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After a fight broke out between two of the club’s dancers, a bouncer became involved in the altercation, assisting in separating the combatants and bystanders. He worked at the club as a part-time bouncer but was present in the club as a patron at the time of the altercation. The plaintiff was performing as a dancer at the time and was a bystander to the altercation. She sustained an injury to her arm, which she alleged was caused by the bouncer when he seized her and pushed her into a doorway in the process of breaking up the fight. The plaintiff based her claim against the defendant club owner on a theory of vicarious liability for the bouncer’s conduct while he was acting within the scope of his employment with the defendant. She also alleged a claim involving negligent hiring and employment.

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A plaintiff was injured when he slipped and fell on black ice while entering his car, which was parked underneath a carport at his condominium complex. He filed suit against (1) the condominium association; (2) a company that had contracted with the association approximately three years earlier to install gutters along the front side of the carport; (3) the company that actually installed the gutters pursuant to a subcontract with the contractor; and (4) the company that had contracted to provide snow and ice removal services for the condominium complex. The trial court entered separate orders granting summary disposition in favor of each defendant, pursuant to MCR 2.116(C)(10). The plaintiff appealed, and the Michigan Court of Appeals affirmed.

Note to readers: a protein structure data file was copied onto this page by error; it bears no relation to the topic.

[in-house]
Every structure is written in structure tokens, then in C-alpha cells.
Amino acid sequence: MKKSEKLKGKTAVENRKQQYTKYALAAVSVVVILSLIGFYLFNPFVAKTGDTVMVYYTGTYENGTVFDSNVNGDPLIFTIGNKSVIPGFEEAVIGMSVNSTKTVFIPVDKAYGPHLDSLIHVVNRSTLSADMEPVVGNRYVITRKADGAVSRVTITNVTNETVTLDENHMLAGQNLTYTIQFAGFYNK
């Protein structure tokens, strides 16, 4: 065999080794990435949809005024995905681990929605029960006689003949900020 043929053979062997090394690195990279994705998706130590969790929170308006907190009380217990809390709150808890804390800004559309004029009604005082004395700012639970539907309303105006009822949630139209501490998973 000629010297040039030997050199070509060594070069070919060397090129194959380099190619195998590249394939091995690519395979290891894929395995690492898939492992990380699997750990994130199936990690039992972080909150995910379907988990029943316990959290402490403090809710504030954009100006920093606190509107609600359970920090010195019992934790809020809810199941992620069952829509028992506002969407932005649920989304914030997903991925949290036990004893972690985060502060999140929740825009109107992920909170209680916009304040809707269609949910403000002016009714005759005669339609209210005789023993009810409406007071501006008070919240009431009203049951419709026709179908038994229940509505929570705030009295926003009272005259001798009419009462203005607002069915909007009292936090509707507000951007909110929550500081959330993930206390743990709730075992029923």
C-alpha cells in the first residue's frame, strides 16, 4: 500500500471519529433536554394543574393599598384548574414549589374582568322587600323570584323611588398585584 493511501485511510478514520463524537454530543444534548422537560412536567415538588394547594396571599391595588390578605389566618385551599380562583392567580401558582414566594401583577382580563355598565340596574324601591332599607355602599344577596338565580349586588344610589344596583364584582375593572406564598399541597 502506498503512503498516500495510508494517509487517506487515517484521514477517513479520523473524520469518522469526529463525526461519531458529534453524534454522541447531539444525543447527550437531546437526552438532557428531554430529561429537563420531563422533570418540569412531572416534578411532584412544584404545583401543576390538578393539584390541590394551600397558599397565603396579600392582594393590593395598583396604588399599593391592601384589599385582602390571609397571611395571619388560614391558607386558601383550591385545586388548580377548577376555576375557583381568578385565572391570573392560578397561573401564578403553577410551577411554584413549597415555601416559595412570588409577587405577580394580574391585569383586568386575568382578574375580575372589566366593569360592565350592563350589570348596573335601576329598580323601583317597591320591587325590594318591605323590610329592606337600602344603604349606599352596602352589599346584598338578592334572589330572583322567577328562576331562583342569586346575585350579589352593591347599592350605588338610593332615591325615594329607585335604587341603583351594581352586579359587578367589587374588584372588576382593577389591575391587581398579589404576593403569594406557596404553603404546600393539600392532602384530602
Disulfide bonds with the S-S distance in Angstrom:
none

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On appeal, the plaintiff contended that the trial court improperly granted summary disposition in favor of the association because the ice on which he fell was not open and obvious, and the association cannot avoid liability for a condition that it created or permitted to exist because it had actual or constructive notice of such a condition.

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A plaintiff appealed a trial court’s order granting summary disposition to a defendant fruit market after the plaintiff tripped over a landscaping tool in the defendant’s store. The Michigan Court of Appeals affirmed the lower court’s judgment.

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The appeals court began by outlining Michigan’s premises liability law. In a premises liability action, a plaintiff must prove the elements of negligence:  (1) the defendant owed the plaintiff a duty, (2) the defendant breached that duty, (3) the breach was the proximate cause of the plaintiff’s injury, and (4) the plaintiff suffered damages. Typically, a landowner owes a duty to use reasonable care to protect invitees from unreasonable risks of harm posed by dangerous conditions on the owner’s land. A landowner may be liable for breaching this duty if it is aware of a dangerous condition but fails to fix the defect, guard against the defect, or warn the invitee of the defect. However, it is well-settled that a landowner’s duty to protect does not extend to dangers that are open and obvious.